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How We Got the Bible


The Bible is the best-selling book in history with the approximate sales ranging from 2.5 Billion to 6 Billion copies. It has held the title of the best-selling book since 1455 and continues to this day to outsell even the newest trending books on the market. With the success of the new Bible miniseries from the History Channel, I thought I would put some information together that could be used as a reference guide for how we got the modern protestant Bible.

Its Inspiration

The Bible is the story of God communicating to mankind the knowledge of Himself, His Grace and His mercy. It did not start as a completed document but as a process of revelation to men over the course of 1,600 years. It contains a cohesive inherent narrative of God's love for us through His Son Jesus Christ. And it all started - In the beginning...

The Bible opens with the inspired account of the creation of the world, including the creation of man in God's image. The word inspiration basically means that there is a divine influence or action on a person. By using inspiration through the Holy Spirit, God enabled man to write in human language words that were identical in meaning to His own words.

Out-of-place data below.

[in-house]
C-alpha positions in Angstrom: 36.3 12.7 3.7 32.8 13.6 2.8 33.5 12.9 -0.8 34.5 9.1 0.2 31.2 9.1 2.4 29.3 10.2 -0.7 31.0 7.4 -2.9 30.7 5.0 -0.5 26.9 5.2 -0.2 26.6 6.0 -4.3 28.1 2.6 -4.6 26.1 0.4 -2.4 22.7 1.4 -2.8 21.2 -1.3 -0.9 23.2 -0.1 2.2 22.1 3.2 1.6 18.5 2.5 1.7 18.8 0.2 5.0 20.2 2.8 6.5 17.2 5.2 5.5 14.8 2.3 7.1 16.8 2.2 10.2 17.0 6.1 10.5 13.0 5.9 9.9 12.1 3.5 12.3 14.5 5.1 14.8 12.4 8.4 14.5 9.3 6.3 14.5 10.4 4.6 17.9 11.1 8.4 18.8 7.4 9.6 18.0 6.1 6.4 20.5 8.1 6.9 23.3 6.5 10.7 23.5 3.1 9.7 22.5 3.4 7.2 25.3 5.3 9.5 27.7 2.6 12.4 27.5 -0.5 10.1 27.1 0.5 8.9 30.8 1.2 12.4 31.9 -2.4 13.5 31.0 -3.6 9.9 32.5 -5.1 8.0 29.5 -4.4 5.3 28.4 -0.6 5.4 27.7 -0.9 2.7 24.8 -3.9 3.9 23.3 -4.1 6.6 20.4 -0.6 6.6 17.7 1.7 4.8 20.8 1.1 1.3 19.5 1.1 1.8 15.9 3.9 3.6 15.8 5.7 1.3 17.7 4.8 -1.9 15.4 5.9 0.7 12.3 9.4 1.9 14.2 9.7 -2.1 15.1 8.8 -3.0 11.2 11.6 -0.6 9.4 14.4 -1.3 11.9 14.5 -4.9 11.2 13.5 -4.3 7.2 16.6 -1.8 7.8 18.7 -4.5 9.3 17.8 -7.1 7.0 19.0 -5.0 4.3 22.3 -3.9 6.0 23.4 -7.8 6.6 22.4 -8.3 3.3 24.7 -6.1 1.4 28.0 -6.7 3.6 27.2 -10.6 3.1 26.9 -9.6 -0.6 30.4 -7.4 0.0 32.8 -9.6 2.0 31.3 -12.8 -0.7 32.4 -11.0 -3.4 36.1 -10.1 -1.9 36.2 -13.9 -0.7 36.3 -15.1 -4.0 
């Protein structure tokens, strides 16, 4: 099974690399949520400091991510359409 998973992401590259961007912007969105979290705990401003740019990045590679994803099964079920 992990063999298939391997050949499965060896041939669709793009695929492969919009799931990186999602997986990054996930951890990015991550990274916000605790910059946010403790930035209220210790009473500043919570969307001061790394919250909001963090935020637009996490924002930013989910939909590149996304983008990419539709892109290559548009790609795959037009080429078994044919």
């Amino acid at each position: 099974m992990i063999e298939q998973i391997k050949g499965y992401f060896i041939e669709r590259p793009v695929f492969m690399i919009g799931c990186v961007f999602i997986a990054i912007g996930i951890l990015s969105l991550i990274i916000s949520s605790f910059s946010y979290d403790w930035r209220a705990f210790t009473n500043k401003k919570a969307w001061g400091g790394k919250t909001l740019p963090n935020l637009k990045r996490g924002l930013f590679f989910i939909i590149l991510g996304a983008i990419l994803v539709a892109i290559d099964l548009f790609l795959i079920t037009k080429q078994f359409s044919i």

The first five books of the Old Testament are called the Pentateuch and were written by Moses about 1450 B.C. A majority of the events in those books however took place centuries earlier, especially those dealing with the actual creation of the world and man. How could Moses have known how the world and man were created? God had to reveal it to him because he did not exist at that time.

In Luke 24:26-27 Jesus validated the inspiration of Moses and all of the other prophets in the Old Testament by saying to the two men on the road to Emmaus, "Was it not necessary for the Christ to suffer these things and to enter into His glory?" Then beginning with Moses and with all the prophets, He explained to them the things concerning Himself in all the Scriptures.

The Process of Compilation by Holy Spirit Inspiration

But know this first of all, that no prophecy of Scripture is a matter of one's own interpretation, for no prophecy was ever made by an act of human will, but men moved by the Holy Spirit spoke from God. 2 Peter 1:20-21 NASB

Men were specifically chosen and prepared for His purpose in creating what we know today as the Bible...

Before I formed you in the womb I knew you, And before you were born I consecrated you; I have appointed you a prophet to the nations. Jeremiah 1:5 NASB
But when God, who had set me apart even from my mother's womb and called me through His grace, was pleased... Galatians 1:15 NASB

It is Divinely Authorized

All Scripture is inspired by God and profitable for teaching, for reproof, for correction, for training in righteousness... 2 Timothy 3:16 NASB